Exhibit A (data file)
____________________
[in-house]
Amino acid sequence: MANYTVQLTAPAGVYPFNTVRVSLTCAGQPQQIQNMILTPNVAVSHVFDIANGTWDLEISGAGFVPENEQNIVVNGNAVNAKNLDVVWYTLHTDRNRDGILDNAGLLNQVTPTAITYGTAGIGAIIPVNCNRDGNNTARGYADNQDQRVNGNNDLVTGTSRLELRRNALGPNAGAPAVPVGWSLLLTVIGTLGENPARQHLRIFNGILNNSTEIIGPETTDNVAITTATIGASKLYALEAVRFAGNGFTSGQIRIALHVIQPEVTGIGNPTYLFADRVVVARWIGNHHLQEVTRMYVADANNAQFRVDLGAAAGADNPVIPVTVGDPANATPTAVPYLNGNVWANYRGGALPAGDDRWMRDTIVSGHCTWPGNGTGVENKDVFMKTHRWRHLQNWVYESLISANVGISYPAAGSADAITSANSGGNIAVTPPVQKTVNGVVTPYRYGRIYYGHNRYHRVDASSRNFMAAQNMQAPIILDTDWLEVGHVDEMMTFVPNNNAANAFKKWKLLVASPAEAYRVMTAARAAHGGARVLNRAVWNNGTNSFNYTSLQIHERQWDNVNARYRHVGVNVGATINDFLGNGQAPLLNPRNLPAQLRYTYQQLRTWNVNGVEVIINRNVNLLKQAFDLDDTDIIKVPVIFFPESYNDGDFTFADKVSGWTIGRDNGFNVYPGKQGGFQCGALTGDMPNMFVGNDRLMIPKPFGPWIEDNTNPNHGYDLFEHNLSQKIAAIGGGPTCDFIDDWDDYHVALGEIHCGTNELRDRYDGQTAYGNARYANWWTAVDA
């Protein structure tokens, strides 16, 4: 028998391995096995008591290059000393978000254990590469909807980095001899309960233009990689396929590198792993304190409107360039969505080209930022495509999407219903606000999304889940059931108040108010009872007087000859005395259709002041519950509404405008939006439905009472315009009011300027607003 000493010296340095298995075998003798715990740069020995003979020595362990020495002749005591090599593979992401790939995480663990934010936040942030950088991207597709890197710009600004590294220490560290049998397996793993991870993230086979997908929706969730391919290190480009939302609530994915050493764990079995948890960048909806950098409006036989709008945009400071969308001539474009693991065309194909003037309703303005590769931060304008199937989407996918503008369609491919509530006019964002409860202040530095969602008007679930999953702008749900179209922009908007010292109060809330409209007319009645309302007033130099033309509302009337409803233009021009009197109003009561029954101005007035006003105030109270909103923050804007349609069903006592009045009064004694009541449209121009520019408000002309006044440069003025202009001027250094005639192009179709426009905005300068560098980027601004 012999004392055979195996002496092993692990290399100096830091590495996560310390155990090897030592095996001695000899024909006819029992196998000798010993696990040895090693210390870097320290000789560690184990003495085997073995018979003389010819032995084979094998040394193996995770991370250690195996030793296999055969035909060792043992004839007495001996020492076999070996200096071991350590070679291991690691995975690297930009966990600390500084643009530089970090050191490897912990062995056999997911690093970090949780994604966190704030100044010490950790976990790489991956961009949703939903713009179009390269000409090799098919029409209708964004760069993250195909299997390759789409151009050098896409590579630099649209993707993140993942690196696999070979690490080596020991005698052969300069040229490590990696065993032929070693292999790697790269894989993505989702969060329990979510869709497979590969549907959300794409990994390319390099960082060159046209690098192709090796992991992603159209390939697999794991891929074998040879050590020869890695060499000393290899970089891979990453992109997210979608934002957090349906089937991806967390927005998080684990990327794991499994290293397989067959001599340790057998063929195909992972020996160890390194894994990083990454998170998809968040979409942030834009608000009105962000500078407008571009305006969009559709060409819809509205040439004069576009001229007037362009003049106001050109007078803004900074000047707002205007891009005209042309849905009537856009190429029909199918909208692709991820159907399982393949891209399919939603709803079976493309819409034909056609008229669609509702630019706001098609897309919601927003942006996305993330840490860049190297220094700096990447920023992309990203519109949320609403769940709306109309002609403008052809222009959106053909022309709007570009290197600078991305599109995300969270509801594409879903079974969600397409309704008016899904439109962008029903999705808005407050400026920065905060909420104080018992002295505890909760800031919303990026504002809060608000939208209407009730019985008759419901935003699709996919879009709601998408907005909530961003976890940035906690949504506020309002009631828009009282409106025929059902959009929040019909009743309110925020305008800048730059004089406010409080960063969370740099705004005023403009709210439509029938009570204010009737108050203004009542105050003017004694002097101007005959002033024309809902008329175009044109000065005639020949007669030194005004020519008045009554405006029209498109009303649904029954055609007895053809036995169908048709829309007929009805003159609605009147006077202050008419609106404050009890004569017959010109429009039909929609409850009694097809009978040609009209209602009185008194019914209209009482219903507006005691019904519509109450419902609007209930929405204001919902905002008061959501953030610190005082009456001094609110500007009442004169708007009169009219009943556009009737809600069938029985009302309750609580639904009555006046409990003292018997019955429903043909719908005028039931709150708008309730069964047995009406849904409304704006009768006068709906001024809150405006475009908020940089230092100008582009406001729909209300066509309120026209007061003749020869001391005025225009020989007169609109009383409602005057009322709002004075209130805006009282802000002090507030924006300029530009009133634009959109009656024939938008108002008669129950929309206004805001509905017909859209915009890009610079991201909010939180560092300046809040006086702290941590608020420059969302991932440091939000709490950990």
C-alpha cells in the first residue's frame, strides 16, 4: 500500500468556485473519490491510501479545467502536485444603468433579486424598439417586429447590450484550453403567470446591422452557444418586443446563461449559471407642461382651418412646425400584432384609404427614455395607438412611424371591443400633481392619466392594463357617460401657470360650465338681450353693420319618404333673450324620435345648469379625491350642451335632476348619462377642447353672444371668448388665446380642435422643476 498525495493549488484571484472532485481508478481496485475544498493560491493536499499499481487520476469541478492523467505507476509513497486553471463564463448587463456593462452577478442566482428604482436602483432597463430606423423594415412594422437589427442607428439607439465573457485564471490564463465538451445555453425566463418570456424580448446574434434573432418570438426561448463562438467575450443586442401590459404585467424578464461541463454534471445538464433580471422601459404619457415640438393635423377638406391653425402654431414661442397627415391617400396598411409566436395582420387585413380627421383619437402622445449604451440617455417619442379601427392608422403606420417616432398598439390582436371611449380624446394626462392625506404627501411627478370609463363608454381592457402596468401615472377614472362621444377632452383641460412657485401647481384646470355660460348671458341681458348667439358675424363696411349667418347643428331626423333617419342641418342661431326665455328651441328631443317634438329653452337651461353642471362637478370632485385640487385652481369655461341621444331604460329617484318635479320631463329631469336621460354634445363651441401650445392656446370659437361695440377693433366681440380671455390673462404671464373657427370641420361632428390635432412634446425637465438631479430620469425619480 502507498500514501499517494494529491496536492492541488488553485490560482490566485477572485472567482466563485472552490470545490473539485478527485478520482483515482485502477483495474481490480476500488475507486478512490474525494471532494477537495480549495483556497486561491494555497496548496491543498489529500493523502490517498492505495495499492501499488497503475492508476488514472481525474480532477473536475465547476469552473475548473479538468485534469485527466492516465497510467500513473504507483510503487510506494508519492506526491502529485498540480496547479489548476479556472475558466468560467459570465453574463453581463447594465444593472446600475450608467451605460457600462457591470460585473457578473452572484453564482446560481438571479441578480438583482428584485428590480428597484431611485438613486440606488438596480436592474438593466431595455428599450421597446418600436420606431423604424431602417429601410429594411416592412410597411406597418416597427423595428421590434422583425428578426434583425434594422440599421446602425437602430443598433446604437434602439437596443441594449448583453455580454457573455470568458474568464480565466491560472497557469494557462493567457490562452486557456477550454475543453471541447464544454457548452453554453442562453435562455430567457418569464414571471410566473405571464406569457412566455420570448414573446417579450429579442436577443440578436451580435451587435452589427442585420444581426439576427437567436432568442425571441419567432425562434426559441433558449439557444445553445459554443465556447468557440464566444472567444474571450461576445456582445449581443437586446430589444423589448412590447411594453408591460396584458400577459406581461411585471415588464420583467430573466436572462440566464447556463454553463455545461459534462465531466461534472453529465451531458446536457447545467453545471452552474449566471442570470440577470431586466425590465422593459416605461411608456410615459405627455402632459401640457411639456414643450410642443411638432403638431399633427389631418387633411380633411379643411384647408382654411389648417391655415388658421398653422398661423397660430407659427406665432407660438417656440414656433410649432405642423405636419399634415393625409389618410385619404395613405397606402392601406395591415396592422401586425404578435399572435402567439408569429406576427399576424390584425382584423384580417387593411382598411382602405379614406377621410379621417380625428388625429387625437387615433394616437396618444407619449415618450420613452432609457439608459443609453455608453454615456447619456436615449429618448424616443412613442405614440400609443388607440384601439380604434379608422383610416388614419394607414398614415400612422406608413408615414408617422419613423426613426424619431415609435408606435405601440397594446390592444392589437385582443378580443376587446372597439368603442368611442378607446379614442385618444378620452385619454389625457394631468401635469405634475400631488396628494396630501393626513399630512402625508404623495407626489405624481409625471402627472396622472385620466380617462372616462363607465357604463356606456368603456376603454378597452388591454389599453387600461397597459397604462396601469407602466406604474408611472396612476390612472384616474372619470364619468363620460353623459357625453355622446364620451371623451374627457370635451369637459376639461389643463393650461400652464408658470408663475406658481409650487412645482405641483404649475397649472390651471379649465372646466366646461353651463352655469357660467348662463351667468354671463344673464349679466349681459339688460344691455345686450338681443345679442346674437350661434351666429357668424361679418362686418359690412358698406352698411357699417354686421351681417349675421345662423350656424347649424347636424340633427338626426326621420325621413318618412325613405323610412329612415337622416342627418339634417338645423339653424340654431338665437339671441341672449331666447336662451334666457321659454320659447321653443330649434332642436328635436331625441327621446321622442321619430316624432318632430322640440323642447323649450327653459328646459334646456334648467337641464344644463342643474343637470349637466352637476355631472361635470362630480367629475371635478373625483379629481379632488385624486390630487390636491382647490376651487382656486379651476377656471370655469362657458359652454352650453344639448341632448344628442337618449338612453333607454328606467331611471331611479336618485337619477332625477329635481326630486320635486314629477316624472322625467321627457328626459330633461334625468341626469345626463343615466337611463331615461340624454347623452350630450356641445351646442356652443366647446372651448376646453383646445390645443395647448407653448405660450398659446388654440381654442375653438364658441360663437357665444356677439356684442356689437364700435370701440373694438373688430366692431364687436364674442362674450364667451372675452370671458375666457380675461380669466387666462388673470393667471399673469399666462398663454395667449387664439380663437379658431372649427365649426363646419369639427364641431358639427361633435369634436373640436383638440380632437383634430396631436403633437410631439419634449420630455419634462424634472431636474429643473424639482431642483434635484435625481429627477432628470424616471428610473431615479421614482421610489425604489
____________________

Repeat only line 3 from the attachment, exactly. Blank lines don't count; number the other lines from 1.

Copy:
């Protein structure tokens, strides 16, 4: 028998391995096995008591290059000393978000254990590469909807980095001899309960233009990689396929590198792993304190409107360039969505080209930022495509999407219903606000999304889940059931108040108010009872007087000859005395259709002041519950509404405008939006439905009472315009009011300027607003 000493010296340095298995075998003798715990740069020995003979020595362990020495002749005591090599593979992401790939995480663990934010936040942030950088991207597709890197710009600004590294220490560290049998397996793993991870993230086979997908929706969730391919290190480009939302609530994915050493764990079995948890960048909806950098409006036989709008945009400071969308001539474009693991065309194909003037309703303005590769931060304008199937989407996918503008369609491919509530006019964002409860202040530095969602008007679930999953702008749900179209922009908007010292109060809330409209007319009645309302007033130099033309509302009337409803233009021009009197109003009561029954101005007035006003105030109270909103923050804007349609069903006592009045009064004694009541449209121009520019408000002309006044440069003025202009001027250094005639192009179709426009905005300068560098980027601004 012999004392055979195996002496092993692990290399100096830091590495996560310390155990090897030592095996001695000899024909006819029992196998000798010993696990040895090693210390870097320290000789560690184990003495085997073995018979003389010819032995084979094998040394193996995770991370250690195996030793296999055969035909060792043992004839007495001996020492076999070996200096071991350590070679291991690691995975690297930009966990600390500084643009530089970090050191490897912990062995056999997911690093970090949780994604966190704030100044010490950790976990790489991956961009949703939903713009179009390269000409090799098919029409209708964004760069993250195909299997390759789409151009050098896409590579630099649209993707993140993942690196696999070979690490080596020991005698052969300069040229490590990696065993032929070693292999790697790269894989993505989702969060329990979510869709497979590969549907959300794409990994390319390099960082060159046209690098192709090796992991992603159209390939697999794991891929074998040879050590020869890695060499000393290899970089891979990453992109997210979608934002957090349906089937991806967390927005998080684990990327794991499994290293397989067959001599340790057998063929195909992972020996160890390194894994990083990454998170998809968040979409942030834009608000009105962000500078407008571009305006969009559709060409819809509205040439004069576009001229007037362009003049106001050109007078803004900074000047707002205007891009005209042309849905009537856009190429029909199918909208692709991820159907399982393949891209399919939603709803079976493309819409034909056609008229669609509702630019706001098609897309919601927003942006996305993330840490860049190297220094700096990447920023992309990203519109949320609403769940709306109309002609403008052809222009959106053909022309709007570009290197600078991305599109995300969270509801594409879903079974969600397409309704008016899904439109962008029903999705808005407050400026920065905060909420104080018992002295505890909760800031919303990026504002809060608000939208209407009730019985008759419901935003699709996919879009709601998408907005909530961003976890940035906690949504506020309002009631828009009282409106025929059902959009929040019909009743309110925020305008800048730059004089406010409080960063969370740099705004005023403009709210439509029938009570204010009737108050203004009542105050003017004694002097101007005959002033024309809902008329175009044109000065005639020949007669030194005004020519008045009554405006029209498109009303649904029954055609007895053809036995169908048709829309007929009805003159609605009147006077202050008419609106404050009890004569017959010109429009039909929609409850009694097809009978040609009209209602009185008194019914209209009482219903507006005691019904519509109450419902609007209930929405204001919902905002008061959501953030610190005082009456001094609110500007009442004169708007009169009219009943556009009737809600069938029985009302309750609580639904009555006046409990003292018997019955429903043909719908005028039931709150708008309730069964047995009406849904409304704006009768006068709906001024809150405006475009908020940089230092100008582009406001729909209300066509309120026209007061003749020869001391005025225009020989007169609109009383409602005057009322709002004075209130805006009282802000002090507030924006300029530009009133634009959109009656024939938008108002008669129950929309206004805001509905017909859209915009890009610079991201909010939180560092300046809040006086702290941590608020420059969302991932440091939000709490950990």